3.3 The subtlety of the assignment statement becomes much clearer when one attempts to provide a formal semantics for it. For (all but the most primitive) imperative languages, such a semantics must carefully distinguish among the name of a cell, the location of a cell, and the content of a cell, and must provide ways of passing locations and contents as values. Identifiers are used as the names of cells, and these are usually called "variables," although strictly speaking the concept of a programming language "variable" ought to include all three aspects mentioned above. The assignment of a location to an identifier is called an environment and is denoted by the Greek letter "rho" in Stansifer, while the asignment of a value to a location is called a state and is denoted by the Greek letter "sigma". However, it would be clearer to call the latter map a store, and to call a pair of the two maps a state, because both are required to know the state of a computation that involves program variables. (One can find several different terminologies in the literature.) The environment rho gives the l-value of a variable, while the store signa gives the r-value, which is usually called just the "value". Pointers involve the complication that an r-value may be a location.

One nice thing that one can do with this machinery is give a precise definition for the notion of alias: an identifier Y is an alias for an identifier X if and only if rho(X) = rho(Y) (and usually we also require that X and Y are different when we use this terminology).

3.4 The arguments against pointers are essentially the same as those against the GOTO, and can be summarized by noting that code written with pointers fails to indicate the programmer's intent in the same way as does code written with GOTO's, and it gives "spaghetti storage" as a result. The first line of defense against this is also the same as that for GOTO's, namely to provide good programming language support for replacing the most common uses of the feature, which for pointers is generally recursive data types. ML does a very good job of this, while C only gives the appearance of providing such a capability (see page 91).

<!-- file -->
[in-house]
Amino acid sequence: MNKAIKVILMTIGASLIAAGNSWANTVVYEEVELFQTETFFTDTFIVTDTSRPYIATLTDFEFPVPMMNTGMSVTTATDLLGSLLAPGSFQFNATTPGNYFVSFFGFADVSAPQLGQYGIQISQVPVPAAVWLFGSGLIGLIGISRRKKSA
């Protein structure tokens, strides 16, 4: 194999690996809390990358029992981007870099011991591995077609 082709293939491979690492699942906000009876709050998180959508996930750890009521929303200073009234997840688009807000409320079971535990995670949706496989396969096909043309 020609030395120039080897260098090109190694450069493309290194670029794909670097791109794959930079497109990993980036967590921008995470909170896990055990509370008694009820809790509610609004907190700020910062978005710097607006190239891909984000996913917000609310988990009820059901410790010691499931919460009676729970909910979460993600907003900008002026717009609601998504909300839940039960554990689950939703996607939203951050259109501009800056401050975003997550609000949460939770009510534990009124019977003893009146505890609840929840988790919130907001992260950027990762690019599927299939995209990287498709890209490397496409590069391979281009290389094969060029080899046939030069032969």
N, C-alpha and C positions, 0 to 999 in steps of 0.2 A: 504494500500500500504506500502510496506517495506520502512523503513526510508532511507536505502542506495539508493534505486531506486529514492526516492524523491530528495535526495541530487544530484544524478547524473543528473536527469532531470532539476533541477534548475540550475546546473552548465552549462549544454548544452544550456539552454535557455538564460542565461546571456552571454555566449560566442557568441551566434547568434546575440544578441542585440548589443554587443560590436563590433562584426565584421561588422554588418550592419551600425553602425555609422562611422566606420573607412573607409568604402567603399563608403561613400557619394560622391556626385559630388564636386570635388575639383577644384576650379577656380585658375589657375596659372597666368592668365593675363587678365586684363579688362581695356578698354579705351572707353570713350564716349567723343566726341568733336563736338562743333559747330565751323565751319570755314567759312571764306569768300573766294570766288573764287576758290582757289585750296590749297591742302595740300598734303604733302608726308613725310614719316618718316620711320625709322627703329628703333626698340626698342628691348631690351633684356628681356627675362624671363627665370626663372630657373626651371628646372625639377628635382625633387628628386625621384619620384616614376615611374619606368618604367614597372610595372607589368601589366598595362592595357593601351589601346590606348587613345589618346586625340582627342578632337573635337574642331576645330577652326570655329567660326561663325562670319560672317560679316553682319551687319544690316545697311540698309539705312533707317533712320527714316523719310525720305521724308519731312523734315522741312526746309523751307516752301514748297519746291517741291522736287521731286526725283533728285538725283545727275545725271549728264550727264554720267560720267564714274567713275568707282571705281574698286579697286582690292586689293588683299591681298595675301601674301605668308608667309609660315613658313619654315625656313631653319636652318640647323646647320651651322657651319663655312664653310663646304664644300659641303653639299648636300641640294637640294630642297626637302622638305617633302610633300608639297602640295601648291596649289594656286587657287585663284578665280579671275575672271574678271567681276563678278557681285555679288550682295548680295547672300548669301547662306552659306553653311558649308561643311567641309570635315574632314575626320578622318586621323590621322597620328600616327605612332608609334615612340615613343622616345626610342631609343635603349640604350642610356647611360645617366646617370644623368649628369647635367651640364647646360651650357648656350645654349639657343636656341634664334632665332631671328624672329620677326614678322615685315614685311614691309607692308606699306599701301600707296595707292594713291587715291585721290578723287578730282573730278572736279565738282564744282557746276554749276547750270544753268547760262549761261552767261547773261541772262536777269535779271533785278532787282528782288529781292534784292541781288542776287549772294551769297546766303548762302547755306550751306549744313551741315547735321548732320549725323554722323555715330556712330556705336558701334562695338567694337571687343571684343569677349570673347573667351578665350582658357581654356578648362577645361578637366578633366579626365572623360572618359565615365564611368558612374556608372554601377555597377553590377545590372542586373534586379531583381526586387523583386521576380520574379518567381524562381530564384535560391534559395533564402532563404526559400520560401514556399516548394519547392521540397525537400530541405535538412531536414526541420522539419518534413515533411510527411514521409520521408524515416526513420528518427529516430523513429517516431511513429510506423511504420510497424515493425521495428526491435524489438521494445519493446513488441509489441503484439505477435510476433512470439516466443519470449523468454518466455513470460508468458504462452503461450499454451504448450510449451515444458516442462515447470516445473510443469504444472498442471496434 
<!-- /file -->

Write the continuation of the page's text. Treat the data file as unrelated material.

Since Stansifer's conclusion in section 3.4.2 is that collections are not a very valuable feature, we may as well just not bother to read about them.

3.5 Most of this section is straightforward. However, the expression

     i=j=k=l  
on page 98 is rather tricky. I consider this a particularly good illustration of bad programming language syntax. Even if you know that "=" is assignment in C (which itself is a bad choice), and you know that assignment statements have r-values in C, there are still three different ways to parse the above line, so you must also know that C's parse conventions give
     i=(j=(k=l))  
It then follows that what happens is the variables i,j,k,l all end up with the same r-value, the one that was originally attached to l. Amazingly, the other parses also work, at least in some implementations of C, though this is not well documented; they work because an assignment not only has an r-value, but also has an l-value. So the statement
     (i=j)=k=l  
will be parsed as
     (i=j)=(k=l)  
and the variable i will first be assigned the r-value of j, and then that of l, which k will also get, although j will retain its original r-value. As an exercise, you should work out what happens under the third parse,
     ((i=j)=k)=l  

3.5.5 Unfortunately, the discussion of referential transparency here is poorly done, and the issues involved are sufficiently complex that it is probably not worth the trouble to straighten out this material. So I suggest that you read this section just for the fun of seeing the kind of issue that philosophers like to play with, and how easy it is to get confused about such issues.